Apple’s earnings vaulted by 27.5% for the first three months of 2015 compared to the same period last year, on the phenomenal Chinese sales driving profit margins for the iPhone 6. The virtuous smartphone tailwind and buzz about the Apple Watch spiked store traffic that also goosed Mac sales.
With an operating margin of over 30 percent and $194 billion in the bank, Apple deserves to be the world’s most valuable company.
Apple’s growth has been fueled by the continuing success of the iPhone 6 and the company’s rapid expansion in emerging markets, especially China.
Business schools teach that very big companies tend to suffer from the “law of large numbers,” where their growth percentage slows as they run out of new customers.
Apple has turned that law on its head for the last two quarters.
As John Gruber commented: “five years ago Steve Jobs noted, with considerable pride, that Apple had become a $50 billion company in annual revenue. Today, they’re a $50 billion company in quarterly revenue, and are easily on pace to book $50 billion in annual profit this financial year.”
Apple reported $194 billion of cash in the bank, almost twice as much as Microsoft’s $107 billion, as the next largest non-financial company. After repurchasing $80 billion of its own stock, Apple increased the quarterly dividend to $0.52 per share, and funded an additional $140 billion stock repurchase program through March 2017.
Chief Executive Officer Tim Cook emphasized that Apple’s free cash came after the company quietly made 27 acquisitions in the past six quarters and undertook rapid retail expansion in China.
Apple now has 21 stores in China, and plans to double the number by the middle of next year. Compared to last year’s quarter, Chinese revenue was up 71 percent and contributed 58% of Apple’s growth in all emerging markets. Mac sales jumped by 31 percent. The online iOS App store had over 100% annual growth in China.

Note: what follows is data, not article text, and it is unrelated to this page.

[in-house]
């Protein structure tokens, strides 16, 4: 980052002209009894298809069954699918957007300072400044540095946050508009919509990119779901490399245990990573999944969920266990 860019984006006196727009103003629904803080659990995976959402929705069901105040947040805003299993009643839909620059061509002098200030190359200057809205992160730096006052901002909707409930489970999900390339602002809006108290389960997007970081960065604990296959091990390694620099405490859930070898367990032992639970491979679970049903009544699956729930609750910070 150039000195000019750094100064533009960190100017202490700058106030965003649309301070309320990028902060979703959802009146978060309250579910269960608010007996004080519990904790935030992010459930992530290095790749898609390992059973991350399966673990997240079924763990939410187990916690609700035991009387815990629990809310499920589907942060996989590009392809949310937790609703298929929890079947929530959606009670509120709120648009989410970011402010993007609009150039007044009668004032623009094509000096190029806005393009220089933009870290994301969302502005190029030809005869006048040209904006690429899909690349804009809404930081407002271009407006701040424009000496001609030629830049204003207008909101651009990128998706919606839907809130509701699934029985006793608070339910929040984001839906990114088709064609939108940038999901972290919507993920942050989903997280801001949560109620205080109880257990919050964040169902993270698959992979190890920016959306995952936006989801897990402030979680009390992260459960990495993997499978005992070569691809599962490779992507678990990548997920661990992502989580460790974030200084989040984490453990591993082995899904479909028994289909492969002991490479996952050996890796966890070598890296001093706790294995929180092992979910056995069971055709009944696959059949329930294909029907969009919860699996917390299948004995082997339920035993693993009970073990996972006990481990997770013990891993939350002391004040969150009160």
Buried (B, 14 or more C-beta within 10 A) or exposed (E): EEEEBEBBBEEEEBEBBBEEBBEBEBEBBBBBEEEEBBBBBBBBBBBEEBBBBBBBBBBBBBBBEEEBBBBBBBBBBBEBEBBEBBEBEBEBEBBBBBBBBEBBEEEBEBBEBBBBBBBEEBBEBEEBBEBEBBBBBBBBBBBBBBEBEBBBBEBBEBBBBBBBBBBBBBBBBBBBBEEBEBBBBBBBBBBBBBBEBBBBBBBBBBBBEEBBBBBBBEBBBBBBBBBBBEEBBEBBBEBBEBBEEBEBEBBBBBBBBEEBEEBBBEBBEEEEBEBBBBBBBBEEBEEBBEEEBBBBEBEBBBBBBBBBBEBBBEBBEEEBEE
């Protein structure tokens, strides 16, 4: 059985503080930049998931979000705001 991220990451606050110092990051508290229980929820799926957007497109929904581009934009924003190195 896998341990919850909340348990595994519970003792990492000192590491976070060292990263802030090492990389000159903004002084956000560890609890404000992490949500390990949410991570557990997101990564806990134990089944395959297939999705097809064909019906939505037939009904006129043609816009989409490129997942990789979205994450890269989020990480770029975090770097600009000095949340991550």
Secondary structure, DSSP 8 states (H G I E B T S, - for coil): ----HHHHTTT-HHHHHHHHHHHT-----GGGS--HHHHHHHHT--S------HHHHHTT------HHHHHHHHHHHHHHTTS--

Given that Steve Jobs was actually a graphic designer who advocated for the user experience by purchasing innovative young companies, Apple was known for skimping on research and development compared to the rest of tech. Apple R&D amounted to only 3.31 percent of revenue versus 13.73 percent for Microsoft (MSFT), 15.90 percent for Intel (INTC) and 23.40 percent for Google (GOOG).
Apple CEO Cook acknowledged on the company’s analyst conference call that Apple needs to invest more internally to support the growth of “foundational technologies.”
Cook did not release any information about the Apple Watch sales, but highly respected analyst Mark Hibben, who did a teardown to identify vendors and source component costs, believes the product is in very limited supply: “The Apple Watch is probably more difficult and costly to assemble than an iPhone.” He believes “the gross margin for the Watch will be lower than the corporate average, not just the iPhone.”
Hibben added, “Given the supply constraint, it’s understandable that Apple chose not to release any Watch sales figures. Such figures would have been immediately seized upon as proof that the Watch is a flop.”
According to CEO Cook, what is fueling Apple iPhone sales in China is the rise of that country’s new middle class. Apple has positioned itself as an upscale fashion statement, and Apple’s retail stores present a sense of beauty and elegance that reinforces that perception, appealing to new Chinese consumers.